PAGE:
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International IUU Fishing Day -Why IUU Fishing is Bad for Sharks

Today is the international day for the fight against Illegal, Unreported and Unregulated Fishing is observed each year across the world on June 5.

IUU (Illegal, Unreported, and Unregulated) fishing is a serious problem that poses a threat to the sustainability of marine ecosystems and the livelihoods of millions of people who depend on fisheries worldwide. The UN FAO estimates that worldwide, IUU fishing accounts for around 20 percent of global catch; in certain countries, that number is closer to 50 percent. The modern fisheries sector is globalized, industrialized, and integrated into the worldwide financial market. IUU fishing threatens local artisanal and subsistence fishers and economies, is associated with criminal behavior and undermines food security.

 IUU Fishing is Especially Bad for Sharks

Illegal, unreported, and unregulated (IUU) fishing has had a significant impact on shark populations worldwide. Sharks are particularly vulnerable to IUU fishing due to their life history characteristics, slow growth rates, late maturation, and low reproductive rates. IUU fishing for sharks exacerbates these vulnerabilities and threatens their survival.

The extent of IUU fishing for sharks is difficult to quantify precisely because it occurs outside the bounds of legal frameworks and often goes unreported. However, it is widely acknowledged that IUU fishing has had devastating effects on shark populations. Driven largely by the shark fin trade, many shark species are overexploited, and their numbers have declined dramatically in recent decades.

Sharks are targeted for their fins, which are highly valuable in international markets, particularly for shark fin soup. Shark finning, the practice of removing the fins and discarding the rest of the shark at sea, is widely condemned but often associated with IUU fishing. This wasteful and unsustainable practice contributes to the decline of shark populations, with subsequent impacts on the marine environment.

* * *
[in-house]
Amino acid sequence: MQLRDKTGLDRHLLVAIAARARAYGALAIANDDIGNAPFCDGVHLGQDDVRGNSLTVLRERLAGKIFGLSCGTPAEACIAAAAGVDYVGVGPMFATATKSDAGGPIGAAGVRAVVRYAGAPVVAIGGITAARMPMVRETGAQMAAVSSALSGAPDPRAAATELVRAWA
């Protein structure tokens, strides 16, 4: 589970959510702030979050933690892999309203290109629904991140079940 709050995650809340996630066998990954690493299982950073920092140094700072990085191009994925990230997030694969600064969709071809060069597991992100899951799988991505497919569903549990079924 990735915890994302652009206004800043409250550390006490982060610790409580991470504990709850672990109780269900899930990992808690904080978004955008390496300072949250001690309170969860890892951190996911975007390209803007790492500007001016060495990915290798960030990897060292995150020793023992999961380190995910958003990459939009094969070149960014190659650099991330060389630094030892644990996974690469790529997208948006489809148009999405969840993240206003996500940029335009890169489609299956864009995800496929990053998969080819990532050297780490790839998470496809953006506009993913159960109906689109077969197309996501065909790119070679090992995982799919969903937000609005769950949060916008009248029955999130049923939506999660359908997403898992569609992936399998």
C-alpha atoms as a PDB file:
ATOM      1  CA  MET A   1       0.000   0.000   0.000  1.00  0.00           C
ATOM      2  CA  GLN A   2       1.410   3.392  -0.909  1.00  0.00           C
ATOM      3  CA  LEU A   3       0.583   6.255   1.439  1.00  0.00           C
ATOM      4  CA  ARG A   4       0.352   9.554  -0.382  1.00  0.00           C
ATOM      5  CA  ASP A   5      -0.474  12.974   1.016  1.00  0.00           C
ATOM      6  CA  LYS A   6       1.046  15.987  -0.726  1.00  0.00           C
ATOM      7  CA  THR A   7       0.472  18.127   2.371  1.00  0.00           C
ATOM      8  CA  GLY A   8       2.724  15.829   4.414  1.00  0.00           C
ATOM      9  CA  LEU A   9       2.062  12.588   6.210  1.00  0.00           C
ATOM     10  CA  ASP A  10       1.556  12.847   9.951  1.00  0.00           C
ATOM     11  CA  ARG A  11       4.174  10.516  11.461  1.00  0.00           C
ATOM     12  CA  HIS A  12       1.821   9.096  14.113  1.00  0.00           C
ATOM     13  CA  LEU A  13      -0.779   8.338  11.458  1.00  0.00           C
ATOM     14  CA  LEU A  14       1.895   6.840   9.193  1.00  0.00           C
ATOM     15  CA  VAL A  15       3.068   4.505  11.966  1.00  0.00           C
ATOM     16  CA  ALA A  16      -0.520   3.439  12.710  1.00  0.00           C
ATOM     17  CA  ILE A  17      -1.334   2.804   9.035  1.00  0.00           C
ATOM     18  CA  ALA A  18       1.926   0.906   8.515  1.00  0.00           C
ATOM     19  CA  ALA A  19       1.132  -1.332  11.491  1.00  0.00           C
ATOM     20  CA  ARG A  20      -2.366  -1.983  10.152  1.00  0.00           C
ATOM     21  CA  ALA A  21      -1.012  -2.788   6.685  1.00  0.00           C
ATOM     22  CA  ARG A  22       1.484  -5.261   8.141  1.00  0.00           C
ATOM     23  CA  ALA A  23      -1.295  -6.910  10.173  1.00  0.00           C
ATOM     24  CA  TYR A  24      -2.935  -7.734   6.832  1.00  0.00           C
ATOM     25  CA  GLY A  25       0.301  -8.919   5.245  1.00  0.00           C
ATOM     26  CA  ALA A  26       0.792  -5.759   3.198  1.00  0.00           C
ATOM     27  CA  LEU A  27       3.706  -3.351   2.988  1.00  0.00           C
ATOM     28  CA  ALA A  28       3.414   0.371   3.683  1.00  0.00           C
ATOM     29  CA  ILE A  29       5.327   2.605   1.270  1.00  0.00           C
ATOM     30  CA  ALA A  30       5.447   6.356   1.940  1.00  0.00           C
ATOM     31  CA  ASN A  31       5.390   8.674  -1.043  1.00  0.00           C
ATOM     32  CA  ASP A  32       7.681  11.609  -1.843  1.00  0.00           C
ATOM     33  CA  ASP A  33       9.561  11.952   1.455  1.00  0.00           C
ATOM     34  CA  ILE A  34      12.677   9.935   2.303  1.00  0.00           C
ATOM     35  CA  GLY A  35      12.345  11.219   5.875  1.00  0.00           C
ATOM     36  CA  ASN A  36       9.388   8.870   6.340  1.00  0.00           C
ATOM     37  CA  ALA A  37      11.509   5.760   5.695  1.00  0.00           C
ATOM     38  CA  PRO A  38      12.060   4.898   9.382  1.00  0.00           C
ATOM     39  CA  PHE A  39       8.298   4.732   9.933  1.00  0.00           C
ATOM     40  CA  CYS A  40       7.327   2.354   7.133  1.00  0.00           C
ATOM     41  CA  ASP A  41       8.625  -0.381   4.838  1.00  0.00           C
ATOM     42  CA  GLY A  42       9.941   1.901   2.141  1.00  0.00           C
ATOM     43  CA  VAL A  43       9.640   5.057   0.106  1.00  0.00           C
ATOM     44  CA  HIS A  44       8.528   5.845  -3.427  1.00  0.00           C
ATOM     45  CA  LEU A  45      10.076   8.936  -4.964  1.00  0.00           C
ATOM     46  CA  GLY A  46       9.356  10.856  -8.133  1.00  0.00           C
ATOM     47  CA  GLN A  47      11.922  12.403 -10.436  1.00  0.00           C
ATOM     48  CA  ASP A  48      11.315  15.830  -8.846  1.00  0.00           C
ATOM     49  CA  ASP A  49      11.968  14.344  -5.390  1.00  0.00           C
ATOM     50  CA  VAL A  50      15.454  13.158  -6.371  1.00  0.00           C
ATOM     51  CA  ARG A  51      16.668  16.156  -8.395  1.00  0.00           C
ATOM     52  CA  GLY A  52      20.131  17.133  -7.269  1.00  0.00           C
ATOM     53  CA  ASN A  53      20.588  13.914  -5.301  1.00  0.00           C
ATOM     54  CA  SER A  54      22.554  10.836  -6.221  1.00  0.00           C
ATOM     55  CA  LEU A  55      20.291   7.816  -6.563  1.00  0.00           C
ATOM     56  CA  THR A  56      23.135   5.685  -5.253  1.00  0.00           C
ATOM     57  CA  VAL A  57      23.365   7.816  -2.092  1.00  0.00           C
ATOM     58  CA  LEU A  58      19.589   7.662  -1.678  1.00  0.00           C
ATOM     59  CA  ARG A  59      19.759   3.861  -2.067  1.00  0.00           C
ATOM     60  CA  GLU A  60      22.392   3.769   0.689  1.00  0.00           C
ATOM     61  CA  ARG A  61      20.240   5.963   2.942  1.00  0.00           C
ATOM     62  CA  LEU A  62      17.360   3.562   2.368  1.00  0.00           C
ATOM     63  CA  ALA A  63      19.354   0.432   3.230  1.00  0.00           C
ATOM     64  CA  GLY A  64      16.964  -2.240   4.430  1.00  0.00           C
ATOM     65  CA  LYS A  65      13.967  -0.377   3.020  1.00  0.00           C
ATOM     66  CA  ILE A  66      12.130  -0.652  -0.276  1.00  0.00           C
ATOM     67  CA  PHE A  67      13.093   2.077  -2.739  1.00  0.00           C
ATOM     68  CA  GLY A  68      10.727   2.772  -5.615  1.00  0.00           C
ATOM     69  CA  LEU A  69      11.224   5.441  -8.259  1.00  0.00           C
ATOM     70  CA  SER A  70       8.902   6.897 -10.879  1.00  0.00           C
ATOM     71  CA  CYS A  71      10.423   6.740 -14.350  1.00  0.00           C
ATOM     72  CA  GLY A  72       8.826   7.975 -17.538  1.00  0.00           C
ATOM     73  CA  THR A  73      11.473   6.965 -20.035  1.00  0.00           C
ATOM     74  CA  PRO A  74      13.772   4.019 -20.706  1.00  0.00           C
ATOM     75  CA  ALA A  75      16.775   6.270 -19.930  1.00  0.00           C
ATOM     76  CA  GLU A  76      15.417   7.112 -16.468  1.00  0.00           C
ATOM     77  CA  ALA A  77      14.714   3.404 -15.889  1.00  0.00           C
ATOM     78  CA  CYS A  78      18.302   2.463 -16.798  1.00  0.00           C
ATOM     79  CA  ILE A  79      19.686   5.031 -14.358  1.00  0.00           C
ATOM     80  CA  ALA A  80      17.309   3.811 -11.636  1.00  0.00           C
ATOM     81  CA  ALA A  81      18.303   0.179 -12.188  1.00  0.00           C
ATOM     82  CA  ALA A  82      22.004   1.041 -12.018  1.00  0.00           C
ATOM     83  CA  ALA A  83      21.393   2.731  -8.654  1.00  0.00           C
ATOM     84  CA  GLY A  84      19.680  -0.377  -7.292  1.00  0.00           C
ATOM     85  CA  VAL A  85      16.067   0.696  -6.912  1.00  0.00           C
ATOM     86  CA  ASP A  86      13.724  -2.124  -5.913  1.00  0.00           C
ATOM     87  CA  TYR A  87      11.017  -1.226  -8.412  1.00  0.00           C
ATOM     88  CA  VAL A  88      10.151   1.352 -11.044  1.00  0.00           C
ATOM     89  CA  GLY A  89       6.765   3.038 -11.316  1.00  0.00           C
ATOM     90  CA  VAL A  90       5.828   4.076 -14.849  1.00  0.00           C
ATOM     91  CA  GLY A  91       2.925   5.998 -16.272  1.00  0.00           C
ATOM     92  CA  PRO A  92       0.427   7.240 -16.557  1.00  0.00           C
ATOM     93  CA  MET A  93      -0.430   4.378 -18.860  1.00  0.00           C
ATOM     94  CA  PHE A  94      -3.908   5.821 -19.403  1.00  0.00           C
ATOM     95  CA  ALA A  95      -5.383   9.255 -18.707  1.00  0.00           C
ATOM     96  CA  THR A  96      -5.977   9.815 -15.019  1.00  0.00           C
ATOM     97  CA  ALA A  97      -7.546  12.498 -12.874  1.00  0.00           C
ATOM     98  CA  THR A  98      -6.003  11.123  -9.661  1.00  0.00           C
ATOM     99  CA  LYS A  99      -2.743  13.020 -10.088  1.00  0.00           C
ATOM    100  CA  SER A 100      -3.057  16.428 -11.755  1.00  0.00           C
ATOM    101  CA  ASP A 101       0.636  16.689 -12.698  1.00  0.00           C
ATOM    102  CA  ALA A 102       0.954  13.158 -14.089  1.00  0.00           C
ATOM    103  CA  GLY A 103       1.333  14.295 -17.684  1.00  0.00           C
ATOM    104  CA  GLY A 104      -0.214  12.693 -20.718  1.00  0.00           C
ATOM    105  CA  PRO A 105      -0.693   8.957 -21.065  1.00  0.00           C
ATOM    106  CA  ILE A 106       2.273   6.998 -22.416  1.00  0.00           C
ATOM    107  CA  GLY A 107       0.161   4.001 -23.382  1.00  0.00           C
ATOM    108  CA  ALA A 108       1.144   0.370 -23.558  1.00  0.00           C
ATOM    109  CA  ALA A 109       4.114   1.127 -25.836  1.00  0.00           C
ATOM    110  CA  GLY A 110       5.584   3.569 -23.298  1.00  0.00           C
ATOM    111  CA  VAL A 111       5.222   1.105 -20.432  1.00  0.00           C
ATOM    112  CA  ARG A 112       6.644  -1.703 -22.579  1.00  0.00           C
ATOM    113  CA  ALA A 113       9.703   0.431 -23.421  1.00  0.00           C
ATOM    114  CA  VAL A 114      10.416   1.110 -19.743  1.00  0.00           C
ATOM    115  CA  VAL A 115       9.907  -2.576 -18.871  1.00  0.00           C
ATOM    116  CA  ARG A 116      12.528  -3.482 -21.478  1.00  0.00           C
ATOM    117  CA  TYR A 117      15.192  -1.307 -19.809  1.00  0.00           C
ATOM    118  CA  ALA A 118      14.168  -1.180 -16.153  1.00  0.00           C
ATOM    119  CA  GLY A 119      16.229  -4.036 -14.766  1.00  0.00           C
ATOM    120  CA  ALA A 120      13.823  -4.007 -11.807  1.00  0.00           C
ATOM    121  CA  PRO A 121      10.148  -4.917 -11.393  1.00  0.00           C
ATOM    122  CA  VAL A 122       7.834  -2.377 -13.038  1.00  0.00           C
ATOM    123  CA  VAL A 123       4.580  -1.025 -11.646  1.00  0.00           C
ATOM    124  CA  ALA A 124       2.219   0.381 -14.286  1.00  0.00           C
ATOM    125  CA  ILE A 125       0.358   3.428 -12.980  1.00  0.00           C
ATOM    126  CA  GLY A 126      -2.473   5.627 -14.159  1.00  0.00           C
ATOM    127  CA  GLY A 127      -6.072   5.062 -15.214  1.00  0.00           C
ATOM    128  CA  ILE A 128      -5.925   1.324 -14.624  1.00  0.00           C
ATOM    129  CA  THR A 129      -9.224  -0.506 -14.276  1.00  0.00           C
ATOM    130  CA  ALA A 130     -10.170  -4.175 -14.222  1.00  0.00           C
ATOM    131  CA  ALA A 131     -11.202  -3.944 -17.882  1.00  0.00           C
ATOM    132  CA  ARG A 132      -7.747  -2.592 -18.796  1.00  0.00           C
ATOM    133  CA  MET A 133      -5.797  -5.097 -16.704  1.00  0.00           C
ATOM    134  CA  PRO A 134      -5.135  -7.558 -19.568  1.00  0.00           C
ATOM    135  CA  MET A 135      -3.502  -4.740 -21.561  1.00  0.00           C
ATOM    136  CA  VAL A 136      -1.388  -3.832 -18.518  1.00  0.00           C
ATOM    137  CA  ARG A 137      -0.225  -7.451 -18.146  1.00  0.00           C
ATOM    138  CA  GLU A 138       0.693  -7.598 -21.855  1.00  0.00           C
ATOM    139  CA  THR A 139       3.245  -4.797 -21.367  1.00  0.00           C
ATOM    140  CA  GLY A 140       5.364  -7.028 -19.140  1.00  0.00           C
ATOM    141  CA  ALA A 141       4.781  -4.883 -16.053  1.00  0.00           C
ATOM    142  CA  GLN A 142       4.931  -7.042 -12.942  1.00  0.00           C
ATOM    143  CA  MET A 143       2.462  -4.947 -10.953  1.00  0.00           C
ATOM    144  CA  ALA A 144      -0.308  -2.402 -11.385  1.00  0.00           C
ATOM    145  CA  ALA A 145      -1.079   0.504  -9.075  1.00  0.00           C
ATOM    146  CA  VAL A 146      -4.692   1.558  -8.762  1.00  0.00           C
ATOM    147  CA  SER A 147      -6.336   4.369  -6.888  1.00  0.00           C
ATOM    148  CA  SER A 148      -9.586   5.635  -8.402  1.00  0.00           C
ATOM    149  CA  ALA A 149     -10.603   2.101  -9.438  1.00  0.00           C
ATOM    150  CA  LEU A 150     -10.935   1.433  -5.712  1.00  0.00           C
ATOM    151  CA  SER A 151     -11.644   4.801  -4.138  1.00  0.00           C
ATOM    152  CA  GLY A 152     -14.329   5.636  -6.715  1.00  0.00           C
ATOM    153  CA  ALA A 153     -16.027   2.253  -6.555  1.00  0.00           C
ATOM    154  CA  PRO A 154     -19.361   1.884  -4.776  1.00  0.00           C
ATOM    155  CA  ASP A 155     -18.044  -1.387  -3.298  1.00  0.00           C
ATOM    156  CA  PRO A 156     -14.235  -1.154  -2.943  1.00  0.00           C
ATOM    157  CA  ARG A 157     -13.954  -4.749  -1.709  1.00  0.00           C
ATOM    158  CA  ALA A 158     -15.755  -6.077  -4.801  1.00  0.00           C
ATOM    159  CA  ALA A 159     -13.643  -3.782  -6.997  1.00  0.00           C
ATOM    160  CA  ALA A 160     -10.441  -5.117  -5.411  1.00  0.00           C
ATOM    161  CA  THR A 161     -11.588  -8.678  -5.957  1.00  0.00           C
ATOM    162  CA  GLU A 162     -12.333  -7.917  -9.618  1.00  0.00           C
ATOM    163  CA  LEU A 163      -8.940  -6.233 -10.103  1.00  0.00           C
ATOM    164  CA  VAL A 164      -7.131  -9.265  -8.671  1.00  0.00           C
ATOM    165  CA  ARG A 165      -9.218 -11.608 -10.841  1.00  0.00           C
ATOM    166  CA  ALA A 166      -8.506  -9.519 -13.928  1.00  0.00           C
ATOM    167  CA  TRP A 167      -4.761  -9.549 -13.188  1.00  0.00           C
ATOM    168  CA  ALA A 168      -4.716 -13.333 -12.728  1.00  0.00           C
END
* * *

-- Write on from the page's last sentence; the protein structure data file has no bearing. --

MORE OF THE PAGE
Shark fins are highly valued in the Asian market. Fins from select species can bring a thousand US dollars a kilogram, and a bowl of shark fin soup may cost $100 US. The fins, once removed from the shark can be easily hidden among other catch, mislabeled as dried seafood and transported without accountability. This leads to protected sharks being killed, underreporting of catch in shark populations and a continued decline in populations impacted by habitat and prey loss and by regulated fisheries.

IUU fishing not only affects the targeted shark species but also has broader ecological consequences. Sharks play a crucial role in marine ecosystems as top predators, regulating the balance of species below them in the food chain. Their decline can lead to cascading effects on other marine species and ecosystems.

Efforts to combat IUU fishing and protect sharks have been ongoing at both national and international levels. Many countries have implemented stricter regulations and surveillance measures to detect and deter illegal fishing activities. Regional fisheries management organizations and international agreements, such as the Convention on International Trade in Endangered Species of Wild Fauna and Flora (CITES), have also been instrumental in addressing the issue.

However, IUU fishing remains a significant challenge, and more coordinated efforts are needed to combat this illegal activity effectively. Conservation organizations, governments, and the international community continue to work together to raise awareness, strengthen enforcement, and promote sustainable fishing practices to safeguard shark populations and marine ecosystems.

Dried shark fin in baskets ready for sale, Kota Kinabalu, Sabah, Borneo, Malaysia.

Reasons why IUU fishing is Bad:

  1. Unsustainable fishing practices: IUU fishing often involves overfishing, which depletes fish populations beyond their capacity to recover. It disregards fishing regulations and quotas set by governments and regional fisheries management organizations, leading to the collapse of fish stocks and ecological imbalance.
  2. Environmental impact: IUU fishing can cause severe damage to marine habitats and ecosystems. It often involves destructive fishing methods, such as the use of dynamite, chemicals, or large-scale trawling nets that damage coral reefs, seafloor habitats, and non-target species.
  3. Economic consequences: IUU fishing undermines legitimate fishing operations and can lead to significant economic losses for legal fishing industries. It distorts market prices, as illegally caught fish can enter the market at lower prices, creating unfair competition for law-abiding fishermen. This can result in lost revenue, unemployment, and economic instability in coastal communities.
  4. Food security and nutrition: IUU fishing contributes to food insecurity, particularly in developing countries that heavily rely on fish as a primary source of protein and essential nutrients. The depletion of fish stocks due to illegal fishing practices reduces the availability of fish for local consumption and can exacerbate hunger and malnutrition.
  5. Maritime security and organized crime: IUU fishing is often linked to other illicit activities, such as human trafficking, drug smuggling, and piracy. It creates a breeding ground for organized crime networks that exploit vulnerable communities and undermine stability and security in coastal regions.

Its time humans begin to scrutinize the true value and healthiness of consuming fish.

“Where did my fish come from, how was it caught, what died or who suffered along the way?”

The server might not have these answers, but there is a chance of one in five that it was IUU, and the answers might not what be what we want to hear when we order a Catch of the Day.